After 2012 saw a trio of perfect games, there hasn’t been one in baseball since. Will that change this Sunday of Memorial Day Weekend? White Sox starter Miguel Gonzalez is perfect through six innings against the Tigers, needing only 69 pitches to retire the first 18 Detroit batters in order. Gonzalez’s 2017 has hardly been dominant. His potential perfecto would likely go down in the air of Philip Humber’s 2012 gem than Felix Hernandez’s, the last perfect game in baseball.
The grades are in: Analysts seemed to like the Seahawks' 11 picks. Here's what they're saying. Sure, the Seahawks traded down again with their first pick. They went with a defensive lineman once they did pick rather than a cornerback or offensive lineman, as some were clamoring for. But the pick of Malik McDowell at No. 35 was widely praised in post-draft analysis. And, with the extra picks acquired from their three trades, Seattle addressed those positions of need.
It took Kelsey Plum less than a minute to score her first points as a professional after setting an NCAA women's all-time scoring record as a Washington Husky. OK, so these won’t count toward the WNBA all-time scoring title. They came in the San Antonio Stars’ first preseason game against the Dallas Wings, but Kelsey Plum is on the board. Professionally.
Muck Rack makes it simple to find people, tweets, or articles that mention any name, keyword, company, hashtag etc. We've compiled this guide to help you make the most of your search.
Selecting a term
Start searching tweets, articles from media outlets, articles mentioned in tweets, journalists'
names, titles and bios with some suggested searches:
Companies or Topics (e.g. iPhone, Microsoft)
Phrases (e.g. "cloud computing") — use quotes to keep the terms together
Twitter handles (e.g. @username) — returns those who have mentioned or replied to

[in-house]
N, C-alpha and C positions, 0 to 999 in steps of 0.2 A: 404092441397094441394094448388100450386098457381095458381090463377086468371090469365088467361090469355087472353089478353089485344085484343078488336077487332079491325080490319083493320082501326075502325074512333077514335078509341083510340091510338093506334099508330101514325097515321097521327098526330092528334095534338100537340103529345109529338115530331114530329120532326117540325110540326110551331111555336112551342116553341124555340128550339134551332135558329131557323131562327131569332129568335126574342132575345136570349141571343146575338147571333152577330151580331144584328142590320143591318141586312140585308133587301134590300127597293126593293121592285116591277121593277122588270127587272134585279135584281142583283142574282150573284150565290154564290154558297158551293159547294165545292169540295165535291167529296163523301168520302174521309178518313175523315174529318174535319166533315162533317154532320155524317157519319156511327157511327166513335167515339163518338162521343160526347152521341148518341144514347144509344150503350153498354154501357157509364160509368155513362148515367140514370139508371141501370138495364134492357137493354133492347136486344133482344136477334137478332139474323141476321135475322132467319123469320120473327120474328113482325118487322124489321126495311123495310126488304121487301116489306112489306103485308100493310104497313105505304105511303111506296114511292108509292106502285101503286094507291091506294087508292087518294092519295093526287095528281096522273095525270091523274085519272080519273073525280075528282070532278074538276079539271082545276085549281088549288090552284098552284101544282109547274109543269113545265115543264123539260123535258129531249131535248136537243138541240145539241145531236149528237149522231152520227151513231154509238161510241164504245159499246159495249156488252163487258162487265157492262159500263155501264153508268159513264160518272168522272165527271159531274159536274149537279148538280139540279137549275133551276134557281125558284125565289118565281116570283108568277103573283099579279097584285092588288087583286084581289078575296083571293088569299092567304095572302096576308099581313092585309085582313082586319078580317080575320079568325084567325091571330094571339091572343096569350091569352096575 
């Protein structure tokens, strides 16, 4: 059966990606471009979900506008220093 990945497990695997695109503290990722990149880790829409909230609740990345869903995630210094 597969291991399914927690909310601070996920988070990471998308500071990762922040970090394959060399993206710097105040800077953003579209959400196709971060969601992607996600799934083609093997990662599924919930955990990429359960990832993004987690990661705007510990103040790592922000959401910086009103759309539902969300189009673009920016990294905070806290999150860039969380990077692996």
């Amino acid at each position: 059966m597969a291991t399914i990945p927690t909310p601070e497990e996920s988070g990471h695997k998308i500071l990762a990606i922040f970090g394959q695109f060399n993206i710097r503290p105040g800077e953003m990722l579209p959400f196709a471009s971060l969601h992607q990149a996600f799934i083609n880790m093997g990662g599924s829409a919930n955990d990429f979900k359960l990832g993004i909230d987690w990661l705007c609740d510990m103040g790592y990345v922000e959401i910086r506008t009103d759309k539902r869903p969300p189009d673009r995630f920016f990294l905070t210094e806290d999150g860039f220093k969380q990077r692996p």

Names (e.g. "David Pogue")
Hashtags (e.g. #sxsw, #london2012)
Bio details (e.g. vegan, Olympics, father)
Muck Rack's Advanced Search allows for many boolean operators.
Find results that mention multiple specified terms, use AND or
+. For example, ensure each result contains both Elon Musk and Mark Zuckerberg by
searching Obama AND Romney or Obama + Romney.
Use the operators OR or , to broaden your search when you'd like either of
multiple terms to appear in results. (This is the default behavior of our search when no operators
are used.) For example, search for democrat OR republican to find results that refer to
Democrats and/or Republicans.
Use NOT or - to subtract results from your search. For
example, searching Disney will yield results about the Walt Disney Company as well as Walt Disney
World Resort. To exclude mentions of Disney World, search for Disney -World or Disney
When using one of these operators with a phrase, enclose it in quotation marks. For example, you can
find results about smartphones excluding Apple's iPhone 4S by searching smartphone -"iPhone
Exact case matching or punctuation
If you're searching for a brand name or keyword that relies on specific punctuation marks or capitalization, you can
find results that match your exact query by adding matchcase: before the keyword you're searching for, like matchcase:E*TRADE .
Use parentheses to separate multiple
boolean phrases. For example, to find journalists talking about having fun in Disney World or
Disneyland, search for ("disney world" OR disneyland) AND fun.
An asterisk can be used to search for any variation of a root word truncated by the asterisk. For example, searching for admin* will return results for administrator, administration, administer, administered, etc.
A near operator is an AND operator where you can control the distance between the words. You can vary the distance the near operation uses by adding a forward slash and number (between 0-99) such as strawberries NEAR/10 "whipped cream", which means the strawberries must exist within 10 words of "whipped cream".